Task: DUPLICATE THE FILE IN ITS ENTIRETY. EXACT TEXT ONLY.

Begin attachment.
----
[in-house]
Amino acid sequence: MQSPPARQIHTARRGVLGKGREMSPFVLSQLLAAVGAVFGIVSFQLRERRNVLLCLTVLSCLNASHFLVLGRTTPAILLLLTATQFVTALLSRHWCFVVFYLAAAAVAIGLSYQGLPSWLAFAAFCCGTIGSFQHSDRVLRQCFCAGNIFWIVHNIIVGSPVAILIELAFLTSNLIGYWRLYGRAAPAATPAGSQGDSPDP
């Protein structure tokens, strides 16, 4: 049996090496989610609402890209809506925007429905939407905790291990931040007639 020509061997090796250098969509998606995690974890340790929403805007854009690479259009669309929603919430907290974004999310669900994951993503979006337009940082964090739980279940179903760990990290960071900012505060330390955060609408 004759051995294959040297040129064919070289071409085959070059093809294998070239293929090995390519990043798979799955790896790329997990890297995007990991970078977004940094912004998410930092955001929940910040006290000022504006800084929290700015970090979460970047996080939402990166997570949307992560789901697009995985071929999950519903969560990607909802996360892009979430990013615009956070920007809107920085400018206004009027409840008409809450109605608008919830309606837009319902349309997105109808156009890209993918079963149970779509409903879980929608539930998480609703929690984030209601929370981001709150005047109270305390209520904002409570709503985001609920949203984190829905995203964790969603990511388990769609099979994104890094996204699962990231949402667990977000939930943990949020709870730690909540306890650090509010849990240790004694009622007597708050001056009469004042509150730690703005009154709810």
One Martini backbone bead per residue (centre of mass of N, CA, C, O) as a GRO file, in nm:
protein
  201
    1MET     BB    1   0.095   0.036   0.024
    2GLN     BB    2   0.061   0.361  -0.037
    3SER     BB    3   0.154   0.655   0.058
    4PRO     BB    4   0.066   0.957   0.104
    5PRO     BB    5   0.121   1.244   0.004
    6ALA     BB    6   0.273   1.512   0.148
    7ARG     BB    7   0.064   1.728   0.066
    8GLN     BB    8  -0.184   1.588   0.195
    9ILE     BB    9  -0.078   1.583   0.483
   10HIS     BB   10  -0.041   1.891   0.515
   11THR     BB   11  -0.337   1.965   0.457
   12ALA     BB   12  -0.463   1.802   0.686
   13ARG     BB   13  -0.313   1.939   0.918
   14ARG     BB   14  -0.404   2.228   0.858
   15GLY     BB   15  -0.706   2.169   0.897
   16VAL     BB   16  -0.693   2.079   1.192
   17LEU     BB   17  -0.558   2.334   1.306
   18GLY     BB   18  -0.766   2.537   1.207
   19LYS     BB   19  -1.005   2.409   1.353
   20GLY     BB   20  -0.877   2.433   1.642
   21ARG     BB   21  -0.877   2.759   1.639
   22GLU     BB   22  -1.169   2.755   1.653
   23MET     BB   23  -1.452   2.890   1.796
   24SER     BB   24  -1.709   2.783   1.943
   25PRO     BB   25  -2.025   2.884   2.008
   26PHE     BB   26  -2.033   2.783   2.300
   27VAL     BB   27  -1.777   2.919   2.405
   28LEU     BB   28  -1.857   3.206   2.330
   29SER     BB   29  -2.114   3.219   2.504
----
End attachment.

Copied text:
[in-house]
Amino acid sequence: MQSPPARQIHTARRGVLGKGREMSPFVLSQLLAAVGAVFGIVSFQLRERRNVLLCLTVLSCLNASHFLVLGRTTPAILLLLTATQFVTALLSRHWCFVVFYLAAAAVAIGLSYQGLPSWLAFAAFCCGTIGSFQHSDRVLRQCFCAGNIFWIVHNIIVGSPVAILIELAFLTSNLIGYWRLYGRAAPAATPAGSQGDSPDP
């Protein structure tokens, strides 16, 4: 049996090496989610609402890209809506925007429905939407905790291990931040007639 020509061997090796250098969509998606995690974890340790929403805007854009690479259009669309929603919430907290974004999310669900994951993503979006337009940082964090739980279940179903760990990290960071900012505060330390955060609408 004759051995294959040297040129064919070289071409085959070059093809294998070239293929090995390519990043798979799955790896790329997990890297995007990991970078977004940094912004998410930092955001929940910040006290000022504006800084929290700015970090979460970047996080939402990166997570949307992560789901697009995985071929999950519903969560990607909802996360892009979430990013615009956070920007809107920085400018206004009027409840008409809450109605608008919830309606837009319902349309997105109808156009890209993918079963149970779509409903879980929608539930998480609703929690984030209601929370981001709150005047109270305390209520904002409570709503985001609920949203984190829905995203964790969603990511388990769609099979994104890094996204699962990231949402667990977000939930943990949020709870730690909540306890650090509010849990240790004694009622007597708050001056009469004042509150730690703005009154709810």
One Martini backbone bead per residue (centre of mass of N, CA, C, O) as a GRO file, in nm:
protein
  201
    1MET     BB    1   0.095   0.036   0.024
    2GLN     BB    2   0.061   0.361  -0.037
    3SER     BB    3   0.154   0.655   0.058
    4PRO     BB    4   0.066   0.957   0.104
    5PRO     BB    5   0.121   1.244   0.004
    6ALA     BB    6   0.273   1.512   0.148
    7ARG     BB    7   0.064   1.728   0.066
    8GLN     BB    8  -0.184   1.588   0.195
    9ILE     BB    9  -0.078   1.583   0.483
   10HIS     BB   10  -0.041   1.891   0.515
   11THR     BB   11  -0.337   1.965   0.457
   12ALA     BB   12  -0.463   1.802   0.686
   13ARG     BB   13  -0.313   1.939   0.918
   14ARG     BB   14  -0.404   2.228   0.858
   15GLY     BB   15  -0.706   2.169   0.897
   16VAL     BB   16  -0.693   2.079   1.192
   17LEU     BB   17  -0.558   2.334   1.306
   18GLY     BB   18  -0.766   2.537   1.207
   19LYS     BB   19  -1.005   2.409   1.353
   20GLY     BB   20  -0.877   2.433   1.642
   21ARG     BB   21  -0.877   2.759   1.639
   22GLU     BB   22  -1.169   2.755   1.653
   23MET     BB   23  -1.452   2.890   1.796
   24SER     BB   24  -1.709   2.783   1.943
   25PRO     BB   25  -2.025   2.884   2.008
   26PHE     BB   26  -2.033   2.783   2.300
   27VAL     BB   27  -1.777   2.919   2.405
   28LEU     BB   28  -1.857   3.206   2.330
   29SER     BB   29  -2.114   3.219   2.504